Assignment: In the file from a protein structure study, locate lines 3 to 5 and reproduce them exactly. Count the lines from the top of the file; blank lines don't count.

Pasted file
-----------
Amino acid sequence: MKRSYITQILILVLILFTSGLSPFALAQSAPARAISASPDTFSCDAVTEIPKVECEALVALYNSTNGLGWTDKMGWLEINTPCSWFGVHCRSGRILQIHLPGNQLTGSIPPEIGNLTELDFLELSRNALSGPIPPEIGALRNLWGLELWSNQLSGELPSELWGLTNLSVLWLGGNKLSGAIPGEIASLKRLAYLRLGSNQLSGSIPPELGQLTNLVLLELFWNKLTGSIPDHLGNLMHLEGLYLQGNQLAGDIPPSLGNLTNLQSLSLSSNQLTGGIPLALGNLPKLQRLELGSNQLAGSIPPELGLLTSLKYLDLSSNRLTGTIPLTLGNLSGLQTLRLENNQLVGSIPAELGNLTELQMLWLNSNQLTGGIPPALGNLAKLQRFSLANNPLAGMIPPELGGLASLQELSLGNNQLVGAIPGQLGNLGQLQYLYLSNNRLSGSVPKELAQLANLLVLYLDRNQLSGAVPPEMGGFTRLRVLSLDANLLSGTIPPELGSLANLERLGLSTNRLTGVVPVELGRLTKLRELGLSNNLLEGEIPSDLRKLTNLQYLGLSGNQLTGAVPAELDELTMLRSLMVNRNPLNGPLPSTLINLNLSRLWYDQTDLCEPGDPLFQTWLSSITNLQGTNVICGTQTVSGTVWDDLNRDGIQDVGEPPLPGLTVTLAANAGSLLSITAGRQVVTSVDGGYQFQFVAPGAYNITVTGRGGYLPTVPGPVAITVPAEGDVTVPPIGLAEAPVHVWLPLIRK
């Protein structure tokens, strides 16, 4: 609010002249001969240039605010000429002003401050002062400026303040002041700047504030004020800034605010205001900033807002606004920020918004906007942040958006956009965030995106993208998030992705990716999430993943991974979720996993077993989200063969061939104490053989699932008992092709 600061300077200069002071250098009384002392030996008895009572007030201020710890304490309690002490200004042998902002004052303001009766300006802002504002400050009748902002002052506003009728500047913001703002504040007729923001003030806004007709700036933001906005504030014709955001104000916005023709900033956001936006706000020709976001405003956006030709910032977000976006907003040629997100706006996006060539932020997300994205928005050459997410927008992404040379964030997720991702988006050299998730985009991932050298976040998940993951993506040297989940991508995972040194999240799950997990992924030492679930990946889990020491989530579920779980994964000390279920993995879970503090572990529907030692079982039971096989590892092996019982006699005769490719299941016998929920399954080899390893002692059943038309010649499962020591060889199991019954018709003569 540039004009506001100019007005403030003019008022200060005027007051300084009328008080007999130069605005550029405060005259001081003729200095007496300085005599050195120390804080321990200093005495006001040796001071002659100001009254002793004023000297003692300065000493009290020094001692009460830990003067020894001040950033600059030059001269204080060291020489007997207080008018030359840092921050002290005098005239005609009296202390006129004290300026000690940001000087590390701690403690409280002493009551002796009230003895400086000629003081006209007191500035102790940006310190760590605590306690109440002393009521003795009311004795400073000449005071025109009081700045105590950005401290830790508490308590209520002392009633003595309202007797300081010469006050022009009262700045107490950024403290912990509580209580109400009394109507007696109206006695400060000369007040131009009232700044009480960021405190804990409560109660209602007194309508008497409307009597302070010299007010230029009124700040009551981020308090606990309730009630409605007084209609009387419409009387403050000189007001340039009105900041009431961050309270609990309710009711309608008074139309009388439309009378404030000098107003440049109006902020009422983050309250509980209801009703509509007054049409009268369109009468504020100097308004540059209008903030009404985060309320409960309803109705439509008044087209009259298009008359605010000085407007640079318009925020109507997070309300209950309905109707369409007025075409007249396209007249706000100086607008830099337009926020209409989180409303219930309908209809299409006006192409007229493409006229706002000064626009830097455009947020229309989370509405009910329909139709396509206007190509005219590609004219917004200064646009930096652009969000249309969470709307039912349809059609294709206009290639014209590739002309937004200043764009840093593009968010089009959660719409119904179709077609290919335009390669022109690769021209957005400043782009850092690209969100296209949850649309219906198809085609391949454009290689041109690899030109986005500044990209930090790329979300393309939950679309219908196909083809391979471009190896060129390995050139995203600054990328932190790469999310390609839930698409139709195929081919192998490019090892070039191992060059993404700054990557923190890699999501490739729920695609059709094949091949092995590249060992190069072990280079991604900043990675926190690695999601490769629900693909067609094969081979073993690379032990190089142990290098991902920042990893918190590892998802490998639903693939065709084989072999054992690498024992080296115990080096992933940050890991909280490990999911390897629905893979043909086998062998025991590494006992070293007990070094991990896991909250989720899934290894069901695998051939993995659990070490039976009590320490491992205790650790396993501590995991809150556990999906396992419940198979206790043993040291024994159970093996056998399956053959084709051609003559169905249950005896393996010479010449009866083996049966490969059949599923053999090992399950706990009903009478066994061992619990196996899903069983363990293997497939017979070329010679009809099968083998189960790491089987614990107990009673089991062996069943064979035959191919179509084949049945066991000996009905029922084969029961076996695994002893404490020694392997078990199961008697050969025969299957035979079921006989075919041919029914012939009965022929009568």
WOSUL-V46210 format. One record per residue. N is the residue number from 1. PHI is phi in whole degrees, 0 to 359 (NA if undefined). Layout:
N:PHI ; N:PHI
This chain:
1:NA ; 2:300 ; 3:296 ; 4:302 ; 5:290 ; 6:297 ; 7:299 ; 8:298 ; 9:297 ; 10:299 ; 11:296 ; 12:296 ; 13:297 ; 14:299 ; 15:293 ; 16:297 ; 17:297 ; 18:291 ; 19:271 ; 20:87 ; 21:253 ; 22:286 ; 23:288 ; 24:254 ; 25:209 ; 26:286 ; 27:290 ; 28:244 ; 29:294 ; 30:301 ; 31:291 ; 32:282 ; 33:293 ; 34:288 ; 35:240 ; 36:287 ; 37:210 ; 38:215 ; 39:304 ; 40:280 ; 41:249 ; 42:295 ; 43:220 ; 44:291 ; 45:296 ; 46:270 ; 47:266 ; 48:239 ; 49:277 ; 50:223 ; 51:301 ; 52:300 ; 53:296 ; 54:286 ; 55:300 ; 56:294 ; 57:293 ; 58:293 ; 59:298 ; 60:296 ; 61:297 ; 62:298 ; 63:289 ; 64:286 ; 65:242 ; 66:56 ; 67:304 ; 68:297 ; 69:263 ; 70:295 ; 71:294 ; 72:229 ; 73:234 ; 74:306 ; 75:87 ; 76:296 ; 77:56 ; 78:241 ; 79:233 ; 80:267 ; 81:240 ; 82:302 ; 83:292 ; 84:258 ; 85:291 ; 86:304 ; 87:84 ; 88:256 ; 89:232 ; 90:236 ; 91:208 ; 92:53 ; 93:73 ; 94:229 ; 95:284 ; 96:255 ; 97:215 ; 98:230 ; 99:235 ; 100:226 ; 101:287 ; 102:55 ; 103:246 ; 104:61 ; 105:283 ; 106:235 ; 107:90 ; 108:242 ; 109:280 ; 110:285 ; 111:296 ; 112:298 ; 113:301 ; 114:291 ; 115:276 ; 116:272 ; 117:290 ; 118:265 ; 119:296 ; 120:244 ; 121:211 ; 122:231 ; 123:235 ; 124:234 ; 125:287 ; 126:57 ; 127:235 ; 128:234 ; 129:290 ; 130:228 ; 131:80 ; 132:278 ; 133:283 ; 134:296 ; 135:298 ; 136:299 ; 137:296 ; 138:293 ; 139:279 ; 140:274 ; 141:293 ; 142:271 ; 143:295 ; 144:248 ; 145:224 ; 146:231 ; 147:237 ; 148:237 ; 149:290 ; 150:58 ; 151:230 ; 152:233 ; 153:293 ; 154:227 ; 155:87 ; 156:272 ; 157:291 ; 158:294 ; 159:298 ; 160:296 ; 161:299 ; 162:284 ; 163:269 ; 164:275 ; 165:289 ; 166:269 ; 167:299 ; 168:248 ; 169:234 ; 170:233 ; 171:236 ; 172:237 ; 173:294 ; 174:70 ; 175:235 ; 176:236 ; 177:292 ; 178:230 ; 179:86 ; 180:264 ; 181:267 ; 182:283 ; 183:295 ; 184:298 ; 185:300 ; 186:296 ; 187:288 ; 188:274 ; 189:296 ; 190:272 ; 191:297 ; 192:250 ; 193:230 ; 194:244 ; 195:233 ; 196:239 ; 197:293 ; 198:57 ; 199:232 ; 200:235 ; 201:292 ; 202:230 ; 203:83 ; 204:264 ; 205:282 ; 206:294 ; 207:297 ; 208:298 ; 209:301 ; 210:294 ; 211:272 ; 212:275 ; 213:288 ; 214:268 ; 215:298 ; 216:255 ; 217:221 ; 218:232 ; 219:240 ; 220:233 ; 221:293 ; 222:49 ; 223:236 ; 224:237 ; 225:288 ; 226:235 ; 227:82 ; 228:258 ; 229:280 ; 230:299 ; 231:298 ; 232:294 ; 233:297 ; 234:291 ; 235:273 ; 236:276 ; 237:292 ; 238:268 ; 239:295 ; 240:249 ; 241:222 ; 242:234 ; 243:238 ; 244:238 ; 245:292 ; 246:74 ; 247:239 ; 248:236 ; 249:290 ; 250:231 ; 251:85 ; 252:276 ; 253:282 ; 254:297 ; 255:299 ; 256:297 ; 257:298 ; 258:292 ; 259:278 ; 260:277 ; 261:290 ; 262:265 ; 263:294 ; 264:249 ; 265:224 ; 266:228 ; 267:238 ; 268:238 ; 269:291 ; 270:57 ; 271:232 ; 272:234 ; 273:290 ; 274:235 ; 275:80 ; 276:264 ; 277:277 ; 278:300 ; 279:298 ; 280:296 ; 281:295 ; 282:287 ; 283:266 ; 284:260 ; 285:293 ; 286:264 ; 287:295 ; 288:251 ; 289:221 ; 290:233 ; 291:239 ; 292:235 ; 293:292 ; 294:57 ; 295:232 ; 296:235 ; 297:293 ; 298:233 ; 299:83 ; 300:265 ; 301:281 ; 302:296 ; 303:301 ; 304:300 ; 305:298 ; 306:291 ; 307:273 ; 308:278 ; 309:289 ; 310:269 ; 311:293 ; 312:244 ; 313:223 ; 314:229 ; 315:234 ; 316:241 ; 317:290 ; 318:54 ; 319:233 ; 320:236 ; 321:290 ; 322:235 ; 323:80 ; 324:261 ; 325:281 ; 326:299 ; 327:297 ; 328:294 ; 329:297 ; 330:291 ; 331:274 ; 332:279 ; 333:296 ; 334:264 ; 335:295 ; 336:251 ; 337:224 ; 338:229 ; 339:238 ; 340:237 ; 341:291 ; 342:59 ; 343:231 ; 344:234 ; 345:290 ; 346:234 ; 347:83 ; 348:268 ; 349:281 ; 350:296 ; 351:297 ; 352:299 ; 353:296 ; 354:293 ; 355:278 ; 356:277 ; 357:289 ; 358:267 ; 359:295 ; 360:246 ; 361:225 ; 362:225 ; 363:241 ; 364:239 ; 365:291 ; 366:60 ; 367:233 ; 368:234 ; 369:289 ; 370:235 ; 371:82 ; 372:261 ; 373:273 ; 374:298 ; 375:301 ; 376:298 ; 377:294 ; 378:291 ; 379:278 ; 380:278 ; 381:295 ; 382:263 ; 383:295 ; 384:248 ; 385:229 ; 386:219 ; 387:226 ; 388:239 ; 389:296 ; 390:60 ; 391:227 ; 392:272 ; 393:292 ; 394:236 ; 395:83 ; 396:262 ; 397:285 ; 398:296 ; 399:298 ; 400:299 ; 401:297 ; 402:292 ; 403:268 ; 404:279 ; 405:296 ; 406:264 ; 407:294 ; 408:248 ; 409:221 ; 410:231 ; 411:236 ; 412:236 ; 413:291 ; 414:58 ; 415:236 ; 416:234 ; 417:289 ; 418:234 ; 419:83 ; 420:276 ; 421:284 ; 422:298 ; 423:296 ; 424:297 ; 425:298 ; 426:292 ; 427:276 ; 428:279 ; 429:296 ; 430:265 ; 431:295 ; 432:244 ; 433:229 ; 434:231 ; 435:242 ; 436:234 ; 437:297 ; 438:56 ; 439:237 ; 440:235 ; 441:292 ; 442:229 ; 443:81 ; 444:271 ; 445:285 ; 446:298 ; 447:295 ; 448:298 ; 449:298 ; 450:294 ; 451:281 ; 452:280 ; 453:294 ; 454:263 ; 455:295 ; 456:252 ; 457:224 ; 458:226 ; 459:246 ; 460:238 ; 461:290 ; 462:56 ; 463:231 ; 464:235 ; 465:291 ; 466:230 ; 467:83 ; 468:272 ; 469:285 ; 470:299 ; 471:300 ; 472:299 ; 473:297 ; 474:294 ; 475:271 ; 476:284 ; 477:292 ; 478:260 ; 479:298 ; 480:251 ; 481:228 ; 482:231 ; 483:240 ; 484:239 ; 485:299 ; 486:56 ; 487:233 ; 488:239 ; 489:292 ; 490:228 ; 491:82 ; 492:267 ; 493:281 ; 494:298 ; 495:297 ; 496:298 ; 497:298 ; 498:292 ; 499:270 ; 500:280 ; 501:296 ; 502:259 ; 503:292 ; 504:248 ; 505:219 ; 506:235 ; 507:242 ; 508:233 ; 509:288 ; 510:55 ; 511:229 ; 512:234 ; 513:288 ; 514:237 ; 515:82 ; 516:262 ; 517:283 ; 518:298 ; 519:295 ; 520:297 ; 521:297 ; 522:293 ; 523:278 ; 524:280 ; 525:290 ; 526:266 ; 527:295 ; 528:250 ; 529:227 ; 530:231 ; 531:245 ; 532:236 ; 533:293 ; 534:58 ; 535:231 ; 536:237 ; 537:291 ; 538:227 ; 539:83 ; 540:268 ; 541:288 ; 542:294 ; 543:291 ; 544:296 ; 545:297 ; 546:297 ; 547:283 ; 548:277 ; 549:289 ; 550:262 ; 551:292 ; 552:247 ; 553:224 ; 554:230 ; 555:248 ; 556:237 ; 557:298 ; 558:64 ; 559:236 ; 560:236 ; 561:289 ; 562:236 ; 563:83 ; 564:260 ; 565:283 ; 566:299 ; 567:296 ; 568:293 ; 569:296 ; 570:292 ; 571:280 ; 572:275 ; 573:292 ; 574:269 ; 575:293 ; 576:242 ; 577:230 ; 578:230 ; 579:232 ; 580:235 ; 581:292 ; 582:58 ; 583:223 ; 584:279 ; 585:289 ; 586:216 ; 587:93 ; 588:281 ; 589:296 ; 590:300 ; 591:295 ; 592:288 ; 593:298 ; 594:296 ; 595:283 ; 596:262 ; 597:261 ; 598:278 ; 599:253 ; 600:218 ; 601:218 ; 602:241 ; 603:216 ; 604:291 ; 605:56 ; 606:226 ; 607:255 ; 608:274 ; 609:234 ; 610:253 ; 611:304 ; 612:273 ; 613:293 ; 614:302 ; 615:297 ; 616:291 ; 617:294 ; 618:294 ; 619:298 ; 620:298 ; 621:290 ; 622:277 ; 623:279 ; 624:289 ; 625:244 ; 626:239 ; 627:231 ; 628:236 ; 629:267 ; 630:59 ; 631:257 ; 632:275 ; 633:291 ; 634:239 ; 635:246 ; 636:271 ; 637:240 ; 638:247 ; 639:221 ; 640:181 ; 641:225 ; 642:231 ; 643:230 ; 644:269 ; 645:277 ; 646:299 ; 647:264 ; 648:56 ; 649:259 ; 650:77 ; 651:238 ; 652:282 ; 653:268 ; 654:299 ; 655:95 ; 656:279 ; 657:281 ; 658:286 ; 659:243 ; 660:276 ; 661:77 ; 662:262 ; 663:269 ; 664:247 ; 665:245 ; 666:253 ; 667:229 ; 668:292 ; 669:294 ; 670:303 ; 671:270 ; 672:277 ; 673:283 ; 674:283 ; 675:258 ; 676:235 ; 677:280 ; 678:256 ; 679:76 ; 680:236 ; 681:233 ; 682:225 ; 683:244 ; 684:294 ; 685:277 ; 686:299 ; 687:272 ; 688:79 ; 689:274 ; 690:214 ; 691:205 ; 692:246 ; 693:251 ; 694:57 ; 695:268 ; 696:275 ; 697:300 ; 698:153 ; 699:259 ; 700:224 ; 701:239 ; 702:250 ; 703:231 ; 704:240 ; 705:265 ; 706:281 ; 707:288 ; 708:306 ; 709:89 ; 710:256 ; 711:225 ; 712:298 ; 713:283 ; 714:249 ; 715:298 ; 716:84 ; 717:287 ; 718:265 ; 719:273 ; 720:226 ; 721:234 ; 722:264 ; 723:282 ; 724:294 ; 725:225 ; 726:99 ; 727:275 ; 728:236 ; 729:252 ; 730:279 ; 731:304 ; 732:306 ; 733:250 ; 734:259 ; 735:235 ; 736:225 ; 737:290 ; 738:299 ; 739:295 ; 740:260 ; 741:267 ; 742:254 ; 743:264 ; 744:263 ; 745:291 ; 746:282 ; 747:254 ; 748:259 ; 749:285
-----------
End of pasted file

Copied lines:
WOSUL-V46210 format. One record per residue. N is the residue number from 1. PHI is phi in whole degrees, 0 to 359 (NA if undefined). Layout:
N:PHI ; N:PHI
This chain: